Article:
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There’s more than one meaning to dé. In this case, dé means “day” (the second definition at the dictionary site). “On” is used in the English translation because Dé Sathairn is only used adverbially, like “on Saturday” in English is.
in that case, what is the difference between de and la? (ignore my fada-less-ness)
Dé is mainly used now only in literary contexts (apart from adverbial use for weekday names). Lá is the usual word for most meanings of “day”.
Would this mean " day of Saturn"? Does the Irish Sathairn have the same root as Saturn, as Saturday does?
Yes, both Satharn (Sathairn is its genitive) and “Saturday”, as well as both Satarn and “Saturn”, have their roots in Latin Saturnus.
I don't think that they have their roots in the Latin version. I'd rather say, both have their roots in an older religion of the Indo-Europeans.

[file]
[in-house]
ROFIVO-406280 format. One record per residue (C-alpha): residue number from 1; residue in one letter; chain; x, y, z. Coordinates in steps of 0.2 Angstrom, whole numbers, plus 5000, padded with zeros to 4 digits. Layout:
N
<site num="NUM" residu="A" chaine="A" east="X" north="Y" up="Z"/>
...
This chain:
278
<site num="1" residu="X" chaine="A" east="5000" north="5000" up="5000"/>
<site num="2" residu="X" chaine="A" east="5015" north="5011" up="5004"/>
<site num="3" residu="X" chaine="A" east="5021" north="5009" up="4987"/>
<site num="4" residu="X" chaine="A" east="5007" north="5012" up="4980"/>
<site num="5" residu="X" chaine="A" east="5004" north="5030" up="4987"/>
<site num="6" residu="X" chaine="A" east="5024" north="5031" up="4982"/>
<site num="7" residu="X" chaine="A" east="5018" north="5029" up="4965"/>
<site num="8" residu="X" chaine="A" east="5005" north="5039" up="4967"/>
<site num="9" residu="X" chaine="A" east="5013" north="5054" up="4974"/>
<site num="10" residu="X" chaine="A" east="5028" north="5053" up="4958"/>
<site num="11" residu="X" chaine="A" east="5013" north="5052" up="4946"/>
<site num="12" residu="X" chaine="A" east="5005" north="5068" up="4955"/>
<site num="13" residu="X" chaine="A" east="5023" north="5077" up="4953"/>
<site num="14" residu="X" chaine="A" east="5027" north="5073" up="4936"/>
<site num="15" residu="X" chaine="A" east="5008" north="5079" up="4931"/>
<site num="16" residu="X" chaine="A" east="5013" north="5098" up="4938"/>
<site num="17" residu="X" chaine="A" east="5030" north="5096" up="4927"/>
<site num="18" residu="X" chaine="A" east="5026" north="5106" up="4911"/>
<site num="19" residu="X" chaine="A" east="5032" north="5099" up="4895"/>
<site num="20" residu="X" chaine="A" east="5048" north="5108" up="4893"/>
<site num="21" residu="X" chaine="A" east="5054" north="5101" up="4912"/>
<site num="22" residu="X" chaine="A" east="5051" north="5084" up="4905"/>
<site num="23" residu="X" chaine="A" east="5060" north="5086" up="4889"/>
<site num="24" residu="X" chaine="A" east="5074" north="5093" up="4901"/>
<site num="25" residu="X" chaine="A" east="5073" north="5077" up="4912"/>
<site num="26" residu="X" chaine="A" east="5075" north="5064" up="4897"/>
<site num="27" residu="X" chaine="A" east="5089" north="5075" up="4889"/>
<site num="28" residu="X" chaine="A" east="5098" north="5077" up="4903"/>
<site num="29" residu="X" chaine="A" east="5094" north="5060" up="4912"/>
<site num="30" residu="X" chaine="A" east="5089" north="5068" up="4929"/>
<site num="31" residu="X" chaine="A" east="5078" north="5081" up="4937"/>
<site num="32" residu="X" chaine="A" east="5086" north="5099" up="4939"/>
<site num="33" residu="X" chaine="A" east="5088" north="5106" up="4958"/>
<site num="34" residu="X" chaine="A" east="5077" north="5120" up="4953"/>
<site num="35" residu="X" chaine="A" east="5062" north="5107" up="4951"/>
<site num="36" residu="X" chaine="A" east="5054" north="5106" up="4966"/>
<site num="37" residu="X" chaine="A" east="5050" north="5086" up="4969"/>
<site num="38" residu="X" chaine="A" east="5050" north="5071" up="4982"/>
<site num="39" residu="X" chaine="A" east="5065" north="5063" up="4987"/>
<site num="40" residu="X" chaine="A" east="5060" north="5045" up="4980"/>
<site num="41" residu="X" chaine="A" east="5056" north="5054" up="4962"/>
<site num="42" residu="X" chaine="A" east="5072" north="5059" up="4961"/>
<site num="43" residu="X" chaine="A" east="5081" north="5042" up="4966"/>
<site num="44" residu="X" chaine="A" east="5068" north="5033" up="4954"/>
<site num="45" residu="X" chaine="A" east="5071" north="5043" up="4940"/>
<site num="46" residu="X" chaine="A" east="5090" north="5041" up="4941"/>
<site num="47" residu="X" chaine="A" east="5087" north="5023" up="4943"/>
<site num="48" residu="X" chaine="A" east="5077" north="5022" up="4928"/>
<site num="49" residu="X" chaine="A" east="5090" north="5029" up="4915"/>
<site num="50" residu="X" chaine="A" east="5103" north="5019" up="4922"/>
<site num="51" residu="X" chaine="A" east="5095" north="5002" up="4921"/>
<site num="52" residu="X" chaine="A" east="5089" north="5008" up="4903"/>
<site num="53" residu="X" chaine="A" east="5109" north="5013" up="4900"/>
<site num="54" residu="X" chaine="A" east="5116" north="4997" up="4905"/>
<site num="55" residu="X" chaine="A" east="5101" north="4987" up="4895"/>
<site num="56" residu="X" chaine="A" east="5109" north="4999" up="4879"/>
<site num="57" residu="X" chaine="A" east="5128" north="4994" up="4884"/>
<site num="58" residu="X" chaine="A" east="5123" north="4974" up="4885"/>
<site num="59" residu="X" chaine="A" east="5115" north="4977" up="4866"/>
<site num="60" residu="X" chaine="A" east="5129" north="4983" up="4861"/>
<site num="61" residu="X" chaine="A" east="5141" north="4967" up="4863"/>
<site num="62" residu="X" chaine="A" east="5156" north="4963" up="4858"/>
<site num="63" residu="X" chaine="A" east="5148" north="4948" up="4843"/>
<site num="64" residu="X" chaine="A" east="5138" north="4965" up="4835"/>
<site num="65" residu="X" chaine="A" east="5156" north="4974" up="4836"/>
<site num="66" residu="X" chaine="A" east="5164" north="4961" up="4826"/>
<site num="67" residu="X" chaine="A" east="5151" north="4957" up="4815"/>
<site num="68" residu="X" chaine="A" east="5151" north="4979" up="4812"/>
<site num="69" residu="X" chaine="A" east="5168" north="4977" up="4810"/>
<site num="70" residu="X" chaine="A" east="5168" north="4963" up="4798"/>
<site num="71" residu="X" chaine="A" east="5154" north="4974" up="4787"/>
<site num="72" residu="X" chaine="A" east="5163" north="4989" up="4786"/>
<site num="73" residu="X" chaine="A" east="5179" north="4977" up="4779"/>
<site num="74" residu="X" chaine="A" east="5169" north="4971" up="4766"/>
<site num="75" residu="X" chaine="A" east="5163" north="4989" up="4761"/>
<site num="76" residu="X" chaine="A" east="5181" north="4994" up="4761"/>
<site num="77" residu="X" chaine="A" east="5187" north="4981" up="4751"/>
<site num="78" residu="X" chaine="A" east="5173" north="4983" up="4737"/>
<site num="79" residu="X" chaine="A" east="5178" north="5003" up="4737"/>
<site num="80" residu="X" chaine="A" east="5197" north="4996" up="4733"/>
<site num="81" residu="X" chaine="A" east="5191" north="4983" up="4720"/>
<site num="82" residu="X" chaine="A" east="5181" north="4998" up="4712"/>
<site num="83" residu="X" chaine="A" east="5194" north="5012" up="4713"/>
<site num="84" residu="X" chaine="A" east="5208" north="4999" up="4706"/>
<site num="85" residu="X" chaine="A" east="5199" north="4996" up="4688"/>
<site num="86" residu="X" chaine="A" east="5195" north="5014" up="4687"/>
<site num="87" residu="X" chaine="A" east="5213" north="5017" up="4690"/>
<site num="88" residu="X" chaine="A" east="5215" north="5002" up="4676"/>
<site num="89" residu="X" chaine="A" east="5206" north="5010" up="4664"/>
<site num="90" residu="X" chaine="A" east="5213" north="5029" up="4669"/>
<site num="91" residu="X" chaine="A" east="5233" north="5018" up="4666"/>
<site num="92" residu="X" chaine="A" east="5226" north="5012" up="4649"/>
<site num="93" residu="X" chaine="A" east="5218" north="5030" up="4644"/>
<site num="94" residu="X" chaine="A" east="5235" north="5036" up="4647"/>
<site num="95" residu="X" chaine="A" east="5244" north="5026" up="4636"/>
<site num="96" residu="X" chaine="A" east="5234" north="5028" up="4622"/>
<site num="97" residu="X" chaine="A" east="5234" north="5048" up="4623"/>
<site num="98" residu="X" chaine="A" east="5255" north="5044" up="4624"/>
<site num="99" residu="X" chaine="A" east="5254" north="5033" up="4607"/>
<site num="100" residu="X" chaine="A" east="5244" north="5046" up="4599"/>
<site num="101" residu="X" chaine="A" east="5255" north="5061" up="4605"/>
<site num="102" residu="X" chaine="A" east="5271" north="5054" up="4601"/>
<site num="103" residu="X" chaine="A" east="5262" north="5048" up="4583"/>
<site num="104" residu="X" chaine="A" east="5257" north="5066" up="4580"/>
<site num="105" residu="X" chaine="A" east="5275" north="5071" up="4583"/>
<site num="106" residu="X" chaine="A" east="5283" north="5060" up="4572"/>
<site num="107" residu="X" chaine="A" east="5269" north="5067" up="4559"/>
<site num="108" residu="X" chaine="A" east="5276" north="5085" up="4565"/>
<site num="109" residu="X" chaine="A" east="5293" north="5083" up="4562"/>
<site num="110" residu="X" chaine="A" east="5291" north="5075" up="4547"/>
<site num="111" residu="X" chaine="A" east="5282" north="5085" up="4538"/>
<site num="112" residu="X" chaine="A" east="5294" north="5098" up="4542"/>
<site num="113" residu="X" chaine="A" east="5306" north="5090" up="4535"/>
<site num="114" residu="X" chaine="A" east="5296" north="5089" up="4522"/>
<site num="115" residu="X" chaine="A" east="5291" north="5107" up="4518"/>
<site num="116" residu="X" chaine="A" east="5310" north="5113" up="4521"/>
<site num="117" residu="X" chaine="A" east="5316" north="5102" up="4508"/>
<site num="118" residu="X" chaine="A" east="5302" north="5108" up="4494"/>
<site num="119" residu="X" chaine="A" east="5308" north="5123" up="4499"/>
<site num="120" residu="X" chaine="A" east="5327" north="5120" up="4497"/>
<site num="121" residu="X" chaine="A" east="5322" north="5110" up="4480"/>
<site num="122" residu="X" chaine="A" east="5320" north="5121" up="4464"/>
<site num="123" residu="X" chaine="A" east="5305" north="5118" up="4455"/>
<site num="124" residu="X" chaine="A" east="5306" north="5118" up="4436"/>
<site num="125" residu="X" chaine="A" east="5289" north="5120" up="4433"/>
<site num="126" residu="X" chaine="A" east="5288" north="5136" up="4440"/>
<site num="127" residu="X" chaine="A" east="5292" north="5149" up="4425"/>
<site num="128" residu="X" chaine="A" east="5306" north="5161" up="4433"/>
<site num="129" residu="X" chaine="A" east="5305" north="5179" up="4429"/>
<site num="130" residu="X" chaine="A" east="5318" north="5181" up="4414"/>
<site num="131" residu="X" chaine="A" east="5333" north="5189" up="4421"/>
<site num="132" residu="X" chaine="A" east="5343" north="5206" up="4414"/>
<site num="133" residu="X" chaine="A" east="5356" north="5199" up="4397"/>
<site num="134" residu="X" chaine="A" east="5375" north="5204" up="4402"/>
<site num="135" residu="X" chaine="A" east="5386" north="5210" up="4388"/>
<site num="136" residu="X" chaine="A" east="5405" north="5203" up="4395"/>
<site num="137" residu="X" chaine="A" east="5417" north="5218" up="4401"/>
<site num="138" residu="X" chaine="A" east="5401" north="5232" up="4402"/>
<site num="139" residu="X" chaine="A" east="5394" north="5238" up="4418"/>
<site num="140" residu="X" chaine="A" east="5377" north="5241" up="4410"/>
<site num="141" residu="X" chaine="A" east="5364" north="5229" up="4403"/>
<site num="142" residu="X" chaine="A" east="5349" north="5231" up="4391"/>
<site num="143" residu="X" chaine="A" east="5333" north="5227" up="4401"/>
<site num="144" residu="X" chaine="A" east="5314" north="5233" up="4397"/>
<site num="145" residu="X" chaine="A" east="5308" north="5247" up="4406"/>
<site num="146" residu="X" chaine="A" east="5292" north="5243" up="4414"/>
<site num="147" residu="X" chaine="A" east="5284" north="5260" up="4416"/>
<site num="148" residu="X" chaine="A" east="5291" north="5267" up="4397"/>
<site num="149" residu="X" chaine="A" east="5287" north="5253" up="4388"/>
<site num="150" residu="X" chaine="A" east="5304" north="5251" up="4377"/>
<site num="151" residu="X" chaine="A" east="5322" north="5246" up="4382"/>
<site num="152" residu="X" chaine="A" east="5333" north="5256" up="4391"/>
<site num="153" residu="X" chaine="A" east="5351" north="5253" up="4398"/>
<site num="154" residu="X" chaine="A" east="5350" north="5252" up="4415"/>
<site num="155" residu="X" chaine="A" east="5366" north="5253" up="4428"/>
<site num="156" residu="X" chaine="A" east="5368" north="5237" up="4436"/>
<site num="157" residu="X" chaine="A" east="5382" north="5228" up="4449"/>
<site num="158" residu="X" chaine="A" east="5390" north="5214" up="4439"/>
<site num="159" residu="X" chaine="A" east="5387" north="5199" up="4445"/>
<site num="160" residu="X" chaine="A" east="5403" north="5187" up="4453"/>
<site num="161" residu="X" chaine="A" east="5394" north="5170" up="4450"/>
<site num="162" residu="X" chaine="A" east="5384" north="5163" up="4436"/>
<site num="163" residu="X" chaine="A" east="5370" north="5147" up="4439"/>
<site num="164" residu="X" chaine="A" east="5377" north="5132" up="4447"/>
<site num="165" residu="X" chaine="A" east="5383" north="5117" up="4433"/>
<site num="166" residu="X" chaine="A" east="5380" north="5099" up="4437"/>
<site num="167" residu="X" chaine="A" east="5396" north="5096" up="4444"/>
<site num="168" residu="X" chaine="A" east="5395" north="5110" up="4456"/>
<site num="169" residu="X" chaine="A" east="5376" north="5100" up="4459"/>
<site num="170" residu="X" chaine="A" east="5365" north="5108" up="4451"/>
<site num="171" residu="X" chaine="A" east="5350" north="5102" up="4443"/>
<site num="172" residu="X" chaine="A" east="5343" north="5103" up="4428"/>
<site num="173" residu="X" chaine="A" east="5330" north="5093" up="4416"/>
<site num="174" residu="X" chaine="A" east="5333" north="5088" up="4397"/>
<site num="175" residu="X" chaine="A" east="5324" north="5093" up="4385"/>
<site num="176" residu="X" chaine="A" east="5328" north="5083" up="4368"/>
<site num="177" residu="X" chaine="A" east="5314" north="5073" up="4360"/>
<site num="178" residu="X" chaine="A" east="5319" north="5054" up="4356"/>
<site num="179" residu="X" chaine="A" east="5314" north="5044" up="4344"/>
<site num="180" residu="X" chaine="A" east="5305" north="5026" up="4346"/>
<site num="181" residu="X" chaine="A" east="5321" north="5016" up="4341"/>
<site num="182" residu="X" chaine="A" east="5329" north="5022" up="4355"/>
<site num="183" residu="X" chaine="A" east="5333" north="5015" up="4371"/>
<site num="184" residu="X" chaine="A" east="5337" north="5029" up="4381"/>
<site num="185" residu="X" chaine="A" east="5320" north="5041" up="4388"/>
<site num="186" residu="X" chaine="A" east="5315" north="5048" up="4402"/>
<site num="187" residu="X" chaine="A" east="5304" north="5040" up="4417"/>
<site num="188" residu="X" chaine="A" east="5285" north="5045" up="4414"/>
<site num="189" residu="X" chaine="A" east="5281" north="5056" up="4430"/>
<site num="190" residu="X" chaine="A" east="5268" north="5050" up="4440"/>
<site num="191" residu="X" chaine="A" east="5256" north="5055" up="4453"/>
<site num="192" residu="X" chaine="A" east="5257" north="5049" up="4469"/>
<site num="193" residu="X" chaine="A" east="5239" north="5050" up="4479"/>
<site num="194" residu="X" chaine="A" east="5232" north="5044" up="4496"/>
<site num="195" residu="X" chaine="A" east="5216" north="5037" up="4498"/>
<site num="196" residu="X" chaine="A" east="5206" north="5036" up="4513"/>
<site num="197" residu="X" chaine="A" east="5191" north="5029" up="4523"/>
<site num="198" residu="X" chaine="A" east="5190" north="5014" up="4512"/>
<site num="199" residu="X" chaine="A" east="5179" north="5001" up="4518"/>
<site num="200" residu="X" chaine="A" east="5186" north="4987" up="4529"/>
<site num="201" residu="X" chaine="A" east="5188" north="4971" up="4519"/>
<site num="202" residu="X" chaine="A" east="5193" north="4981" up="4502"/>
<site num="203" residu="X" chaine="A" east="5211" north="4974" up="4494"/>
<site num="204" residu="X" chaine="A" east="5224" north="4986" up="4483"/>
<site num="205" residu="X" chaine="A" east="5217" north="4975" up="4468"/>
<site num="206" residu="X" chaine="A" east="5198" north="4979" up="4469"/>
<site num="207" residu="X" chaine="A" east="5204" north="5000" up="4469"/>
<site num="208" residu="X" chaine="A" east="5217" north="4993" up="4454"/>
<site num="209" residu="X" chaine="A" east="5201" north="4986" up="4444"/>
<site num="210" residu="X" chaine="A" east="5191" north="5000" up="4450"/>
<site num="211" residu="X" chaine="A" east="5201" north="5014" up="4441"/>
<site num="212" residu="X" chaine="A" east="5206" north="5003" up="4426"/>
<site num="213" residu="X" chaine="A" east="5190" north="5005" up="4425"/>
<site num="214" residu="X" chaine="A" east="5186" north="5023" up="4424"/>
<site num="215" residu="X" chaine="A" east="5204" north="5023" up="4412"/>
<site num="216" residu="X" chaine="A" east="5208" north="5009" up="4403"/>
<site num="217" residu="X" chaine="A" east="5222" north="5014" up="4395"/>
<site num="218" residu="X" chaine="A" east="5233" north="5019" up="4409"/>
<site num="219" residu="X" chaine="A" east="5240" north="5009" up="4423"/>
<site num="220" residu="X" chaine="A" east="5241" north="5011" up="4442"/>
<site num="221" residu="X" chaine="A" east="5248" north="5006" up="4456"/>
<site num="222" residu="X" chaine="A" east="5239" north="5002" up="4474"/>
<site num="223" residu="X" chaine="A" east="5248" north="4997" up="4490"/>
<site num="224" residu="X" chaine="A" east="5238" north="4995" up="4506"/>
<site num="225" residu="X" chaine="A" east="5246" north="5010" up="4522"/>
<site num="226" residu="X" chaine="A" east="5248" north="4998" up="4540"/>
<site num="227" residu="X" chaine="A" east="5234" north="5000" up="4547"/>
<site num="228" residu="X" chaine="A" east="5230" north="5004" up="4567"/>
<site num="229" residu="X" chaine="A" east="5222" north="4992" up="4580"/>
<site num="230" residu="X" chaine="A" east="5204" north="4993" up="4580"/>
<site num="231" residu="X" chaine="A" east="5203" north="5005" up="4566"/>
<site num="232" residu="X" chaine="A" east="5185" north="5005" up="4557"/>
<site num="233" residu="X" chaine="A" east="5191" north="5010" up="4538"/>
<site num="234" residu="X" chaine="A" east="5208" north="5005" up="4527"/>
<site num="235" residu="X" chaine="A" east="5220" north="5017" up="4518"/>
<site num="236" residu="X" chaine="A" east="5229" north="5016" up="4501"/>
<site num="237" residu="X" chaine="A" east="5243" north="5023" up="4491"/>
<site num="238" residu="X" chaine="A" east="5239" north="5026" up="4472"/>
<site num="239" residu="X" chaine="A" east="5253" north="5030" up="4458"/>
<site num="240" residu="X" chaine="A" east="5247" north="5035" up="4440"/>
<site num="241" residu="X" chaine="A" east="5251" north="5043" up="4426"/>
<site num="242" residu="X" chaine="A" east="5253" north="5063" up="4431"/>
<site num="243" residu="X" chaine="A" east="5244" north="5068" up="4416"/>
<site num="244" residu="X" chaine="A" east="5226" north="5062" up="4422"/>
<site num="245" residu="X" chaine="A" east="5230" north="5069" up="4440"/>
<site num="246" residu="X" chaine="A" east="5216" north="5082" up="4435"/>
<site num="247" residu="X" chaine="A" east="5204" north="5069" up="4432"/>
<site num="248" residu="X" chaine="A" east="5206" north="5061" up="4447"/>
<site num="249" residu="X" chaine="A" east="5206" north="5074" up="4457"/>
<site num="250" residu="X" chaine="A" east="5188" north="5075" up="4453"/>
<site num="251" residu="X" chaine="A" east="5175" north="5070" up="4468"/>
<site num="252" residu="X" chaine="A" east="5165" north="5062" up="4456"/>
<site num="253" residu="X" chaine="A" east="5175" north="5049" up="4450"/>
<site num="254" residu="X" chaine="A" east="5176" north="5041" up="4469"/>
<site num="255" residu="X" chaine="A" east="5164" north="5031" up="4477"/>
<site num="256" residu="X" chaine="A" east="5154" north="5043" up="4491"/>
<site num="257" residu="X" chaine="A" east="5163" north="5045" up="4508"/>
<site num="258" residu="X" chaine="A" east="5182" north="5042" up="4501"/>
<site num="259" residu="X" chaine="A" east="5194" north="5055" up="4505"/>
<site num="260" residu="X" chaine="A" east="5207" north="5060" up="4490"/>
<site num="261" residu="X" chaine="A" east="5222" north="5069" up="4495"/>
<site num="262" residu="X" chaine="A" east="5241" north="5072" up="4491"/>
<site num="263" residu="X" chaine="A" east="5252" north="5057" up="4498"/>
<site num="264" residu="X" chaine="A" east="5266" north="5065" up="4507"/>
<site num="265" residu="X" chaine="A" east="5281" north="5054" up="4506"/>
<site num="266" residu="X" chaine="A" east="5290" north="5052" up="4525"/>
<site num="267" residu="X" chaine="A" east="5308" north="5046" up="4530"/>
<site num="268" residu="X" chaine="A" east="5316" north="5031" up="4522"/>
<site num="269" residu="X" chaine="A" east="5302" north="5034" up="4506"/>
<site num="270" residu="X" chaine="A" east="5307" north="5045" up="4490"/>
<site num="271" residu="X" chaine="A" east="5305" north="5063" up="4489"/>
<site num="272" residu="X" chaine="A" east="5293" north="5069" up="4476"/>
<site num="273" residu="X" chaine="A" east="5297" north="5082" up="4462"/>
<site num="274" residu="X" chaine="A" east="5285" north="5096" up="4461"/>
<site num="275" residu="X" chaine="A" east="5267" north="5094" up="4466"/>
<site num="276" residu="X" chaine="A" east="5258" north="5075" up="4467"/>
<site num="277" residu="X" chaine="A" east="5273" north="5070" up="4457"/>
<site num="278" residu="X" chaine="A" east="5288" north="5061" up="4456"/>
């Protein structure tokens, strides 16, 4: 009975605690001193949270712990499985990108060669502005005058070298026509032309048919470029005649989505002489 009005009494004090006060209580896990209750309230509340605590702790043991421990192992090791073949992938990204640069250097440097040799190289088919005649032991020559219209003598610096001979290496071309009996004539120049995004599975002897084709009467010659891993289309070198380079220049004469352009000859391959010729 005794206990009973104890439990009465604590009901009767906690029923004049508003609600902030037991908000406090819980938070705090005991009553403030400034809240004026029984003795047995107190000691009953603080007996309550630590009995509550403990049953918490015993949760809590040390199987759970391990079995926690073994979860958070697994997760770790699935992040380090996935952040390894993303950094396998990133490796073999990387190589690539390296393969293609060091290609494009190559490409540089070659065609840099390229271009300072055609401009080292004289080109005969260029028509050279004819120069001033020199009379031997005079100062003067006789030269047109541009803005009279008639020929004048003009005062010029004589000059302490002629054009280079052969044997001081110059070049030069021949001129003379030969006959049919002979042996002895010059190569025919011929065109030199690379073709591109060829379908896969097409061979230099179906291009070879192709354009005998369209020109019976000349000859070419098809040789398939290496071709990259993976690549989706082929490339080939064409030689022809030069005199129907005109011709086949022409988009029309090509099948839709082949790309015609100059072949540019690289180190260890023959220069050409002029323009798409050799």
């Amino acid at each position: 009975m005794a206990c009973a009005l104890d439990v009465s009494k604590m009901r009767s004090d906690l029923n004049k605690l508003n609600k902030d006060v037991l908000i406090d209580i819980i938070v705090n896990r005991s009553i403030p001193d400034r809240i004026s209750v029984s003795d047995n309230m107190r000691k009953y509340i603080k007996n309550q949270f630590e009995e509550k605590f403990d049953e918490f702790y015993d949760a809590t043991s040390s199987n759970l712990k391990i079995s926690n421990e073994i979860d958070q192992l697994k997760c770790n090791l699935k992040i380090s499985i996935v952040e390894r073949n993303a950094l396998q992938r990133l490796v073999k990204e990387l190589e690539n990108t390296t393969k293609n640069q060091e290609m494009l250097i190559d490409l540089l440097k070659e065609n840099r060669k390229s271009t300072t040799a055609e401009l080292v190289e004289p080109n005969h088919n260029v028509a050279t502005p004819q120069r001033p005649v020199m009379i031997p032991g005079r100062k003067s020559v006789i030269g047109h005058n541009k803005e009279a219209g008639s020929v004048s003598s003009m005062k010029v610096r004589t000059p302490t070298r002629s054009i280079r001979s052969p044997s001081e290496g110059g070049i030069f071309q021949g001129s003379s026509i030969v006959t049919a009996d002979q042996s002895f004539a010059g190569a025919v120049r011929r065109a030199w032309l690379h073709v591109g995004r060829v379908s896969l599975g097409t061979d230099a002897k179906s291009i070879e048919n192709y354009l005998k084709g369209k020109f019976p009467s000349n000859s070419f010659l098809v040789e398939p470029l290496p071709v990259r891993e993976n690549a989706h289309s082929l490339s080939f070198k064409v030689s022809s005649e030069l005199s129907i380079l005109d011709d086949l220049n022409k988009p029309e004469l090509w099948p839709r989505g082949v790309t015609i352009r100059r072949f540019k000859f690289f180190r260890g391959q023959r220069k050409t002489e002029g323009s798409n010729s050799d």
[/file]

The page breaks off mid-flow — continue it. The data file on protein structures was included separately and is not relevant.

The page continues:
The eDIL entry for Satharn(n) explicitly shows
(Lat. dies Saturni)
as its etymological source, quoting Bergin’s Irish grammatical tracts. What has led you to conclude that Satharn is not derived from Latin Saturnus ?
Because not all words today which are similar to Latin have a Latin offspring. For example father and pater are of course related, but father doesn't come from pater. Instead both are derived from an older Indo-European language. The Germani had their own word for father. They didn't need a new one. Our English teacher (who teaches among others also Latin) told us multiple times that it's a common mistake to assume what I wrote in the first sentence. However, in this case it looks like you're right and I'm not/wasn't!^^ I hope my explanation is understandable, I'm just a German student and still learn English at school!^^
previously Saturday = Satharn so I thought Dé Sathairn was on Saturday. At least that was in my notes for the lesson